The curriculum is highly flexible. Bound only by the few rules imposed by the Graduate School and by the Field of Music, students develop their own course of study in a close relationship with a Special Committee of three or four faculty members chosen by the student. For students in musicology, a reading knowledge of at least two foreign languages is required, and study of the language spoken in the area of research is essential. A student's Special Committee may require additional languages, depending on the area of specialization. Students are also encouraged to take advantage of course offerings in other fields, and minor subjects can be drawn either from within the Field of Music or from disciplines across the campus, such as anthropology, art history, computer science, history, linguistics, philosophy, psychology, sociology, theatre arts, and Western and non-Western languages and literatures.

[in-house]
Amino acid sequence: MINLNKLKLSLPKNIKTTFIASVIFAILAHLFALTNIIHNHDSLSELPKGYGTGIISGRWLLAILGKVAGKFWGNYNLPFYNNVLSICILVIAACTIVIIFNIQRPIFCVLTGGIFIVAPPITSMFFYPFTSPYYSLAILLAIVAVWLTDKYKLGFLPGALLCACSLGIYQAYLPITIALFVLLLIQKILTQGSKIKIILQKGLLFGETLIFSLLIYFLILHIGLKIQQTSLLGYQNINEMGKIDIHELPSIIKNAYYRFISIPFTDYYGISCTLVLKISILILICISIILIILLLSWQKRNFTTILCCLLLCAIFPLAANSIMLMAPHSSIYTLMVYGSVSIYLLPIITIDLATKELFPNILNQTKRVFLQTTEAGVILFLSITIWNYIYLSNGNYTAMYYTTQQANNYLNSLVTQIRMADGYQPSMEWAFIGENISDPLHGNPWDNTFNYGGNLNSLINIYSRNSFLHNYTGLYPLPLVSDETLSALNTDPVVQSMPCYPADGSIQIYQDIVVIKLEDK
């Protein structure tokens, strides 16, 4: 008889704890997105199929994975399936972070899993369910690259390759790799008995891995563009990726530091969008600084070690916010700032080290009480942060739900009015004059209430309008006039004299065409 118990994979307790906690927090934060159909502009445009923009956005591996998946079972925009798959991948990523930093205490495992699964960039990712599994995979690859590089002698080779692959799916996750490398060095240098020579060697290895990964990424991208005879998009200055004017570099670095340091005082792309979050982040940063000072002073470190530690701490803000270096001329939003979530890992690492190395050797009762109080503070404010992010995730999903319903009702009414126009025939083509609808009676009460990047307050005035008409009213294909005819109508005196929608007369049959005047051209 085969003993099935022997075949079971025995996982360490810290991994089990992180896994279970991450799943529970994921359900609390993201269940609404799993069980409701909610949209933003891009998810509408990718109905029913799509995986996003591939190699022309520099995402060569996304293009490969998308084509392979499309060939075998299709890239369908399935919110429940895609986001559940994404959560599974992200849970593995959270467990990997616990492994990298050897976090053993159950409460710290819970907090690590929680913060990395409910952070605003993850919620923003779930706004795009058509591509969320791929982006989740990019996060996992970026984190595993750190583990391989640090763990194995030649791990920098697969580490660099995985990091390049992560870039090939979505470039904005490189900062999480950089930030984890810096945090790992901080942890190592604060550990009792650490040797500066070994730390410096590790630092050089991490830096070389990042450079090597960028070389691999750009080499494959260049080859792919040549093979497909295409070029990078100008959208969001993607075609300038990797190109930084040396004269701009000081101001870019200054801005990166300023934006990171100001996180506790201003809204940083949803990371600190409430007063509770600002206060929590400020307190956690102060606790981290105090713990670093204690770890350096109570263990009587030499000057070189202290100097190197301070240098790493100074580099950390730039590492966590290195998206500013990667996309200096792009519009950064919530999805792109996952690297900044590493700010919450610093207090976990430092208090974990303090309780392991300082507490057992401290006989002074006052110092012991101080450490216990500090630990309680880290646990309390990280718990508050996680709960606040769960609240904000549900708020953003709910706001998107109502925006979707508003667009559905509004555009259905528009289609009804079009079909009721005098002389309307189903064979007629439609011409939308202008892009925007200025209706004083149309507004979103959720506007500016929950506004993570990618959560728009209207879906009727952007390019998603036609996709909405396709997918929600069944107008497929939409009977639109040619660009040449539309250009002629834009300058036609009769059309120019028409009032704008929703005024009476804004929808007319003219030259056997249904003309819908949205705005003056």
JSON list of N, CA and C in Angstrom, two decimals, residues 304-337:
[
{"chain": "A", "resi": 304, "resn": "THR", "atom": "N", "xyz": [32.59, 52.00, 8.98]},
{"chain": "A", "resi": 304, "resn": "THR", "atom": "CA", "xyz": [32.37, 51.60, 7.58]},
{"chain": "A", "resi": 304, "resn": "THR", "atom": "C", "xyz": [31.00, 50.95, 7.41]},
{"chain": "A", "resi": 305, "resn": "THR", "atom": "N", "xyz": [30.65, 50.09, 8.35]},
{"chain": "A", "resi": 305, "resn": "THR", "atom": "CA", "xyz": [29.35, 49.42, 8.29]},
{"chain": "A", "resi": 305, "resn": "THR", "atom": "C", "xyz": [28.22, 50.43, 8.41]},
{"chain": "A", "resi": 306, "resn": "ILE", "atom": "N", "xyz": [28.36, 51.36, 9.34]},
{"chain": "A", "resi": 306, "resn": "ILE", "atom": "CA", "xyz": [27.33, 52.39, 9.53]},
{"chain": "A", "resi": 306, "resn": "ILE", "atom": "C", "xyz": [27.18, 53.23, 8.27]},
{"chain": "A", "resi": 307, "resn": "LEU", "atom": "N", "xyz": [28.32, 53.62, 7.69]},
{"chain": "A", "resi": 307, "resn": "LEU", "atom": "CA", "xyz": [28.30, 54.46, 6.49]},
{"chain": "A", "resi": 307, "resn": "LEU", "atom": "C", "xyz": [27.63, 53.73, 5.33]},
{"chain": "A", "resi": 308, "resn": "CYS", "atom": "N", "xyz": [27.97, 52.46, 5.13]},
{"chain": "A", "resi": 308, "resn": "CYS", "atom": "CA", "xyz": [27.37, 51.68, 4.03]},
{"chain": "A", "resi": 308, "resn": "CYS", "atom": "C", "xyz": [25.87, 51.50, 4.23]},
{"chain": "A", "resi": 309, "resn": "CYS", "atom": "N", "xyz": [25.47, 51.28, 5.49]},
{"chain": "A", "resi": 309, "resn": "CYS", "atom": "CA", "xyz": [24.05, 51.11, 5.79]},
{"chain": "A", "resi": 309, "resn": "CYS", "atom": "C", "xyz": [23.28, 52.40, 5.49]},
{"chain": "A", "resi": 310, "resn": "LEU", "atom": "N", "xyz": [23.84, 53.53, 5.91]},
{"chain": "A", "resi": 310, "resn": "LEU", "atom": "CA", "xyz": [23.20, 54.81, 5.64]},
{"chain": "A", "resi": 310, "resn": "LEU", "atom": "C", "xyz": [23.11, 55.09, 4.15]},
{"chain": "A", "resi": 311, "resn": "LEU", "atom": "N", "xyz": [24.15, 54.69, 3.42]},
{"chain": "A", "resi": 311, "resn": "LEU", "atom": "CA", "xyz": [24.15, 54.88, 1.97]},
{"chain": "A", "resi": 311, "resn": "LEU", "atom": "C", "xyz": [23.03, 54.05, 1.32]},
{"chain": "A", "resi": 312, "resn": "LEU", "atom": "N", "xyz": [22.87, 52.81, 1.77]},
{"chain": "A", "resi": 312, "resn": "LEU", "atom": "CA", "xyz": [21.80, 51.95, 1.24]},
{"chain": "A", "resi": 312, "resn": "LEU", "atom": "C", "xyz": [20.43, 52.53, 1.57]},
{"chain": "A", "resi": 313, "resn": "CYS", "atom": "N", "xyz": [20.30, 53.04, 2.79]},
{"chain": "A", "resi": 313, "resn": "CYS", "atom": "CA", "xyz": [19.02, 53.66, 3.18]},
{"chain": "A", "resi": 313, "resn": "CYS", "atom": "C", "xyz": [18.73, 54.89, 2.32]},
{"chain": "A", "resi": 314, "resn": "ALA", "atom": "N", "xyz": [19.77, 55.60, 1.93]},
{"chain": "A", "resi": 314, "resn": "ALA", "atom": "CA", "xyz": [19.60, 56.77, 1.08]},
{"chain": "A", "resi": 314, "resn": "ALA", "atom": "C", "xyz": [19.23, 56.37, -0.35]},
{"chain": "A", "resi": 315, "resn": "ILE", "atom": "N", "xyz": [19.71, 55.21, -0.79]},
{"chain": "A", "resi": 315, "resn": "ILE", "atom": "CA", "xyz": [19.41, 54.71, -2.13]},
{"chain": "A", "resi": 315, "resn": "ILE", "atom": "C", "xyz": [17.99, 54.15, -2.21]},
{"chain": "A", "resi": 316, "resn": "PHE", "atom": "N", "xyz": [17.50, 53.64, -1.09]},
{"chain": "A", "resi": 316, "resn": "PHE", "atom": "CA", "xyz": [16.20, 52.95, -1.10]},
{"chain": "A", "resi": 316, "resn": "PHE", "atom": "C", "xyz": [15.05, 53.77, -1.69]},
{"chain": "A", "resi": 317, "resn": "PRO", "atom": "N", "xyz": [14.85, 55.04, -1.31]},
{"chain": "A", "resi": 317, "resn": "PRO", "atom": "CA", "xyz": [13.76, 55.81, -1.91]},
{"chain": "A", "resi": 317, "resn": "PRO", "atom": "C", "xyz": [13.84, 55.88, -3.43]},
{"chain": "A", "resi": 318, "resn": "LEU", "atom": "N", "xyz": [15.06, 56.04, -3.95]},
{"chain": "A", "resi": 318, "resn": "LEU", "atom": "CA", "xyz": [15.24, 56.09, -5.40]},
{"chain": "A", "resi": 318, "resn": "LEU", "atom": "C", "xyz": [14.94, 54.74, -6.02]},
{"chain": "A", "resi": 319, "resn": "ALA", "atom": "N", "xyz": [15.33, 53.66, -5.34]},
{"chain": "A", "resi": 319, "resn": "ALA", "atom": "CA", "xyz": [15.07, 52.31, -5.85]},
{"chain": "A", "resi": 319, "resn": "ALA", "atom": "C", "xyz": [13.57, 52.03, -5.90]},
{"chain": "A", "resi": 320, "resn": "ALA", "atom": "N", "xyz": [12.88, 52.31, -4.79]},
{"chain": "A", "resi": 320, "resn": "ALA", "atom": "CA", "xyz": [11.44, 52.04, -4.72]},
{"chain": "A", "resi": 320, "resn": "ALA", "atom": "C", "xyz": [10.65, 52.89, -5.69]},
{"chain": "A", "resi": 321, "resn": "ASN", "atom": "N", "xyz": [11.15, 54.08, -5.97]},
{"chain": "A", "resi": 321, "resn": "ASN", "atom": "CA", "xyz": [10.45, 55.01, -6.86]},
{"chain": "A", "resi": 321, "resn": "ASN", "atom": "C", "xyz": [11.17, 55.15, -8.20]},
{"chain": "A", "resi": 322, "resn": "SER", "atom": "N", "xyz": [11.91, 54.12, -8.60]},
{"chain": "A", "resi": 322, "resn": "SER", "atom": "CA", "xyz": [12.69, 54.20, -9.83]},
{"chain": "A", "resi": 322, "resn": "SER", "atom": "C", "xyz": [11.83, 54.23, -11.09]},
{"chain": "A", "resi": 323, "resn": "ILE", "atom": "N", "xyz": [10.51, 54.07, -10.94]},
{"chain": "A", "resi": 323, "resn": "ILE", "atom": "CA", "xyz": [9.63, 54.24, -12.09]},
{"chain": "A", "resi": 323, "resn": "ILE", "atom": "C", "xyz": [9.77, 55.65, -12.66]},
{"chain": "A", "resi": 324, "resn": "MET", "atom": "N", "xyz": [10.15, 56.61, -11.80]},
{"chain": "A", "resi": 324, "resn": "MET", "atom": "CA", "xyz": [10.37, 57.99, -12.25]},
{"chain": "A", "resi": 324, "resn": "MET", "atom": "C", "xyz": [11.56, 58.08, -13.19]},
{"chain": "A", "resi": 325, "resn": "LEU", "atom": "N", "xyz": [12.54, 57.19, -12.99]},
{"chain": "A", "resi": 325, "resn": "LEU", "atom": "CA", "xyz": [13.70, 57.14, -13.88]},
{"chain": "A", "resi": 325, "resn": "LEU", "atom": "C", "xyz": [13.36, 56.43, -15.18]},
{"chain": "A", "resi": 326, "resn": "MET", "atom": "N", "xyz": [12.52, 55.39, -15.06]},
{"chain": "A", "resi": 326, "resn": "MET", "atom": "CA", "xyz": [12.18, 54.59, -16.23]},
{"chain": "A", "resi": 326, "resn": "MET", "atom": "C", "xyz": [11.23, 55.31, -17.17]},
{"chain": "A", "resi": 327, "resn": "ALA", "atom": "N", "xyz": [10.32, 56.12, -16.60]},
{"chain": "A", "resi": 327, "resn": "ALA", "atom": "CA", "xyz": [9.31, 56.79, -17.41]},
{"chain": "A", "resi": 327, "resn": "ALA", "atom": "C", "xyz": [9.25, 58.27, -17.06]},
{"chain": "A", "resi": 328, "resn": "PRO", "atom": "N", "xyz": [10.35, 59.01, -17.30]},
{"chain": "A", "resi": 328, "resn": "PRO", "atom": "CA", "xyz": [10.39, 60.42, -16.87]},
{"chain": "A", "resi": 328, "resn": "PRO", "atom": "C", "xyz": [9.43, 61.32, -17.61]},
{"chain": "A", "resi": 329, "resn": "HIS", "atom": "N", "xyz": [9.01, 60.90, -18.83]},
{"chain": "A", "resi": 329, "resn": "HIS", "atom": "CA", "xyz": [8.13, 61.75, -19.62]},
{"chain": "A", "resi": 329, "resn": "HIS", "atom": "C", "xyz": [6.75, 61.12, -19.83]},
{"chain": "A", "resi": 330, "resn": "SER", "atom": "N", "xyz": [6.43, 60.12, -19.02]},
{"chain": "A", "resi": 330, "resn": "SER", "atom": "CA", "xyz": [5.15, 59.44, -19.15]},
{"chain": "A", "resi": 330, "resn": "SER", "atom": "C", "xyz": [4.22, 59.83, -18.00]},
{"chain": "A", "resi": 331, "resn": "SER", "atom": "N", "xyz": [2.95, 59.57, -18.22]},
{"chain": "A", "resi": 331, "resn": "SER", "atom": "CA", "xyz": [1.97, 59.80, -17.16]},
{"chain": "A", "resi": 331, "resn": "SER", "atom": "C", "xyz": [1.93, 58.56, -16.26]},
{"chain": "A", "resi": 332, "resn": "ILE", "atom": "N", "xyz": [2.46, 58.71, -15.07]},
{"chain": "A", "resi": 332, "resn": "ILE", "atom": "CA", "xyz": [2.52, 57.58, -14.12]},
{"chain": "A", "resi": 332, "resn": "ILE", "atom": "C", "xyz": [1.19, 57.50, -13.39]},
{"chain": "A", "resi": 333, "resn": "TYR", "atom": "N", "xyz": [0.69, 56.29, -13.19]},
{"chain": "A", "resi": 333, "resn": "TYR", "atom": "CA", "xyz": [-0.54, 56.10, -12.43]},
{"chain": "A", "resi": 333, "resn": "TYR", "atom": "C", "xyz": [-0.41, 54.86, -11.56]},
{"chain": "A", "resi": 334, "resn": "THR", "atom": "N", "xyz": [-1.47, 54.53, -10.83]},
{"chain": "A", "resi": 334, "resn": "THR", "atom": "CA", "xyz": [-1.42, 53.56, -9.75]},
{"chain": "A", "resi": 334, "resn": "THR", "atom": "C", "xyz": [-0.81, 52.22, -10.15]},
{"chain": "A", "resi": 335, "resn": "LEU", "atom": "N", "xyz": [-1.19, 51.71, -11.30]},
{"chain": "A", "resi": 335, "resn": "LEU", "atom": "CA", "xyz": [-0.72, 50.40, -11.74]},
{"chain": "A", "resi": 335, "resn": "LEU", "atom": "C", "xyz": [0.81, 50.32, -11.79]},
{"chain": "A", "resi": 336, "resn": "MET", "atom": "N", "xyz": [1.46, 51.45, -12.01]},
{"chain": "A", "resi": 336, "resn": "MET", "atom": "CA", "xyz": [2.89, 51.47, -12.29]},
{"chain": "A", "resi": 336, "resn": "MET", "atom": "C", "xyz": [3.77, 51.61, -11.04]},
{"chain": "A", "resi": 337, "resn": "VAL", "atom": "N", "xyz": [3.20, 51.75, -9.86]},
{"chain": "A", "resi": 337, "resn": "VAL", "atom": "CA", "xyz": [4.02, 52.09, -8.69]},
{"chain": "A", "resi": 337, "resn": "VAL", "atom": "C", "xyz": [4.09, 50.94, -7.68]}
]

There are 25 to 30 students in residence at any given time, including the approximately six new students matriculating each year. This low number allows for small seminars and encourages a close working relationship between students and faculty. The Music Colloquium Series, Composers Forum, and department concerts bring Cornellians together with distinguished visiting performers, composers, and scholars, and provide students with ample opportunity to present their own work. In addition to such visitors, resources include the Sidney Cox Library of Music and Dance, which offers one of the largest and most distinguished collections in any American university.